By Joseph Barrios
Arizona Daily Wildcat
Threatened UA departments are gearing up for one of the last steps before their future is decided.
The final recommendation from University of Arizona Provost Paul Sypherd is scheduled to be completed within the next three weeks. The recommendation will then go to the president's office and then to the Arizona Board of Regents for a vote.
The proposed deparment cuts are based on recomendations from the Strategic Planning Committee report released in April. The report called for the elimination or reorganization of journalism, communications, Mexican American studies, statistics and Near Eastern studies.
Over the summer, Mexican American studies, Near-Eastern studies and communications were spared the threat of elimination. But the departments still being considered are now giving final input and making arguments in their own defense.
Professional journalists and journalism faculty met Thursday with President Manuel T. Pacheco, Sypherd and Vice Provost Ken Smith in an informational meeting to discuss the future of the department, said Jim Patten, Journalism Department head .
"It would be tragic to see it die or to shrivel up," said Frank Sotomayor, an assistant metro editor at the Los Angeles Times. One proposal called for the merger of journalism with communications to form an Information Sciences department, but no plans have been made.
Sotomayor, a 1966 UA journalism graduate, said he first proposed the meeting to Pacheco at the August Arizona Board of Regents meeting.
"I wanted to establish some kind of dialogue with the central administration," Sotomayor said. "I proposed bringing in some of the best people in the journalism field."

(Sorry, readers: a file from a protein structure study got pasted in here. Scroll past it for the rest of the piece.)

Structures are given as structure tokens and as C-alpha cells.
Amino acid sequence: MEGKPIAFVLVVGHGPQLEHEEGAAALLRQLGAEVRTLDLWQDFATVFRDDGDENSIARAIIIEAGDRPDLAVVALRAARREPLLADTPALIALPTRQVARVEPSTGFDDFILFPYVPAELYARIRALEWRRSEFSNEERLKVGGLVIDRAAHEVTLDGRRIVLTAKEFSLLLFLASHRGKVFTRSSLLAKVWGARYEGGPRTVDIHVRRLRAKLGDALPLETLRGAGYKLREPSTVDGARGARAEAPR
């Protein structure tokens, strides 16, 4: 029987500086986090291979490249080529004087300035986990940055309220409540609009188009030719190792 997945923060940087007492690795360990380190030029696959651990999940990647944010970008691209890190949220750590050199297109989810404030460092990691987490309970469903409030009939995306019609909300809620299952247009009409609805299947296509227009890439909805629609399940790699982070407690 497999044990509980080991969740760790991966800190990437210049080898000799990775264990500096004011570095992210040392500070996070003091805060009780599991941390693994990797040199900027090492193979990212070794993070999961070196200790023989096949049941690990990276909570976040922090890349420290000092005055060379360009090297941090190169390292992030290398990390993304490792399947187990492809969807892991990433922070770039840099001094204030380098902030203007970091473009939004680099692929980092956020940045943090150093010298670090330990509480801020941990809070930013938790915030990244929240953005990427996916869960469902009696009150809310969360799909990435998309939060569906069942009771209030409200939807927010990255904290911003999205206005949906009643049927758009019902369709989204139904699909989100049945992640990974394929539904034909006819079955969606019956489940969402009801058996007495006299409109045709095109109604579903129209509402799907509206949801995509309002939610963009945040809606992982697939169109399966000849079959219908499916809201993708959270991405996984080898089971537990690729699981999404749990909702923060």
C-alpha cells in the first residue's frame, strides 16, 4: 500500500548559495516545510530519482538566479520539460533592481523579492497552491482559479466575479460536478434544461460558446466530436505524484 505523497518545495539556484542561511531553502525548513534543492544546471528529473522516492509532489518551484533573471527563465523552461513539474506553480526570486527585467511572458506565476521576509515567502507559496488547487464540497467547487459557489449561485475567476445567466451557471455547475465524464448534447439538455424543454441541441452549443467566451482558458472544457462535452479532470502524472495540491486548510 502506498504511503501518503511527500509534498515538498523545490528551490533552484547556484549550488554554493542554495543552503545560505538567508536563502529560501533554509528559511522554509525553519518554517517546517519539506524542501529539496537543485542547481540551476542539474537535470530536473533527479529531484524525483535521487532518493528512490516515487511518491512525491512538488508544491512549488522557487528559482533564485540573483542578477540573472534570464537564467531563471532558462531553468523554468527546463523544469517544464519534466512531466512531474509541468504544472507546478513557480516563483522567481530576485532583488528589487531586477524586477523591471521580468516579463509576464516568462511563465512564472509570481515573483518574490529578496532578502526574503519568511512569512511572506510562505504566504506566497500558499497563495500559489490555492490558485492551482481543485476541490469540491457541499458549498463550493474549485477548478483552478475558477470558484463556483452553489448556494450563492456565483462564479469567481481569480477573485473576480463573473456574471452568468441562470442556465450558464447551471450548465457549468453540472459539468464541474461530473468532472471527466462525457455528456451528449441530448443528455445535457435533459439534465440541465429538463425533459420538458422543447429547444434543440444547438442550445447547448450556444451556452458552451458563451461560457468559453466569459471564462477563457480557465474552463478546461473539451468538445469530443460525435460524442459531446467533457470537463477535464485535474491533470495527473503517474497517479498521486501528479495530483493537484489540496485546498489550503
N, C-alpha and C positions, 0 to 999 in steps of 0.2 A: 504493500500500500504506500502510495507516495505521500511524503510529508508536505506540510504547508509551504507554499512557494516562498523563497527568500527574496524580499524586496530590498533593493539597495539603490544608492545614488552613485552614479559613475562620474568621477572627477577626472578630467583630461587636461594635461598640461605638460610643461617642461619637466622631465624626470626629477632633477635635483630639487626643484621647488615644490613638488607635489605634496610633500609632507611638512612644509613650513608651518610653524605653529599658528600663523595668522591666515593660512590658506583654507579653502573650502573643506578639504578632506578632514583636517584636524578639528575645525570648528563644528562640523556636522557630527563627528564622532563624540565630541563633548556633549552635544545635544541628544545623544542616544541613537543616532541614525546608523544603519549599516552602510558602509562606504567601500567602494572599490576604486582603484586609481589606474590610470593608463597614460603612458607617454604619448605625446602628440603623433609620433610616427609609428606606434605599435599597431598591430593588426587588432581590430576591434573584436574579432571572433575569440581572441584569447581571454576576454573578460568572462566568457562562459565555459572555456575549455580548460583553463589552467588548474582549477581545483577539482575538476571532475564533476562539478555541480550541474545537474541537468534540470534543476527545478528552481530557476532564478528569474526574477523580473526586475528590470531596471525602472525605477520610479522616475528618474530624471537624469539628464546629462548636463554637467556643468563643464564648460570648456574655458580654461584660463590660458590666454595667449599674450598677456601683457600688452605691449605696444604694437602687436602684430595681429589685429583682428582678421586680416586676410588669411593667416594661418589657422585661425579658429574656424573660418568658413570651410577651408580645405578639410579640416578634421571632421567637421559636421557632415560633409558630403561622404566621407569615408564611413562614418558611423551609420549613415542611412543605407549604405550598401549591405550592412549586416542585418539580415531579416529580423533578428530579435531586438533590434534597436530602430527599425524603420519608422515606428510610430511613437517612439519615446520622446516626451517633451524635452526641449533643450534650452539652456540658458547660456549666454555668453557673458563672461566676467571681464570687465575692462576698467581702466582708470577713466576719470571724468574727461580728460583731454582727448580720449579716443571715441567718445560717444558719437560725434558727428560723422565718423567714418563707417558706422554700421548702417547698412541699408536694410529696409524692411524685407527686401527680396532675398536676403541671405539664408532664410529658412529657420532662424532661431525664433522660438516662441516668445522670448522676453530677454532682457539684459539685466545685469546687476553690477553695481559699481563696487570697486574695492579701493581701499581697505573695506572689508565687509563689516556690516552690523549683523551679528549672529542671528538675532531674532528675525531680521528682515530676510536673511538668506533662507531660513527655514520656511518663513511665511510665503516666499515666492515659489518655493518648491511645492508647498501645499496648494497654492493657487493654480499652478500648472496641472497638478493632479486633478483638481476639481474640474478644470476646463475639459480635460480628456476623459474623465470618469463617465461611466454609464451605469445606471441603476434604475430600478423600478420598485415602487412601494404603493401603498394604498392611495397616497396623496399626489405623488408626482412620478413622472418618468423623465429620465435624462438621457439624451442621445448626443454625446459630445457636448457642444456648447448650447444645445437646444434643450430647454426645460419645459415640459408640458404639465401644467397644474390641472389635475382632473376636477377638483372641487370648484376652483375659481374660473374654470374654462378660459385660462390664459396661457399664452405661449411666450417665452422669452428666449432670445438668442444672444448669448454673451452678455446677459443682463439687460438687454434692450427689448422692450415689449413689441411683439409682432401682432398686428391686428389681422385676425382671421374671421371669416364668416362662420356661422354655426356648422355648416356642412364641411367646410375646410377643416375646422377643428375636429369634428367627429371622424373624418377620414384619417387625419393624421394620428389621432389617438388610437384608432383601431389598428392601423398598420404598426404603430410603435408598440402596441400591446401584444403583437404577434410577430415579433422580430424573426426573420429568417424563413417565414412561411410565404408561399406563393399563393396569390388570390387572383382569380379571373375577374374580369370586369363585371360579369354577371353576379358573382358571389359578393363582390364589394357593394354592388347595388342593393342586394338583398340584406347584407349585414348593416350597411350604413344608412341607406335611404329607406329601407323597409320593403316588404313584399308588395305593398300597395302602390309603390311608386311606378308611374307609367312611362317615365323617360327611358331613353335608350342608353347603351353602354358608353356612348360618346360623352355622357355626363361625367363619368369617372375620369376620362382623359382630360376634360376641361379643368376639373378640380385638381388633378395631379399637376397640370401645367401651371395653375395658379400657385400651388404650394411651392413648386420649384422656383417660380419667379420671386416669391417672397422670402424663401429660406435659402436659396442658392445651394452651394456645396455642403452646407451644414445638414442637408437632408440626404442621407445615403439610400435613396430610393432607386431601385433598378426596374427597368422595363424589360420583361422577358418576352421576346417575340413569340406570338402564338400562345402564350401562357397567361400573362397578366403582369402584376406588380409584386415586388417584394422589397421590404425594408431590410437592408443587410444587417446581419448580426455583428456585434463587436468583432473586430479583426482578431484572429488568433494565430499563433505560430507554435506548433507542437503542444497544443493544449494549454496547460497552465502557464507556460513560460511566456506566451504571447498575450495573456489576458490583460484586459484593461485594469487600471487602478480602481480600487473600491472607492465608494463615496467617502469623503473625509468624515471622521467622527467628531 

Six professional journalists from around the country attended the meeting to discuss where journalism education is headed in the 21st century, Patten said. The meeting was meant to show administration what skills reporters will always need.
Patten said the visitors stressed that not all schools should try to "keep up" with changing technology. Patten said journalists, regardless of the technology, will have to able to gather information and analyze it.
The Nuclear Engineering Department is now waiting for a decision, said Morris Farr, department head. Sypherd met with the department about three weeks ago in an informational meeting where faculty "forcefully" argued why the department should remain open, Farr said.
Merging nuclear engineering with another department is a favorable alternative to elimination, Farr said. He said the department should remain in some capacity because despite nuclear energy's negative image, the demand for graduates is still there.
"We can see no reason to eliminate something that's works well," Farr said.
No further informational meetings for nuclear engineering are scheduled.
And the faculty of physical education is now scheduling an informational meeting with the provost, said Anne Atwater, acting head of Exercise & Sports Science.
But there are no options left for the Department of Statistics, said Yashaswini Mittal, department head.
Mittal said it was unfair that faculty was unable to give input before the original recommendation was made. Although Sypherd has met with statistics faculty once, Mittal said there has not been enough chance for the department to argue in its own favor.
But closure will spread further than the department's students. Mittal said statistics faculty instruct about 1800 undergraduate students who took statistics courses in 1993-94. Eliminating the department would eliminate the credibility and resources that other colleges use in their statistics courses, she said.
Mittal came to the UA about four years ago to revamp the department, she said. Her intention was to build the department by having 12 full-time faculty members by fall 1996. But budget cuts have made it impossible for Mittal to hire new faculty.
Now, in the wake of possible department elimination, Mittal said she is turning her concern towards students she recruited.
"I feel a sense of responsibility. I'll do my damnedest to take care of them," Mittal said.
Read Next Article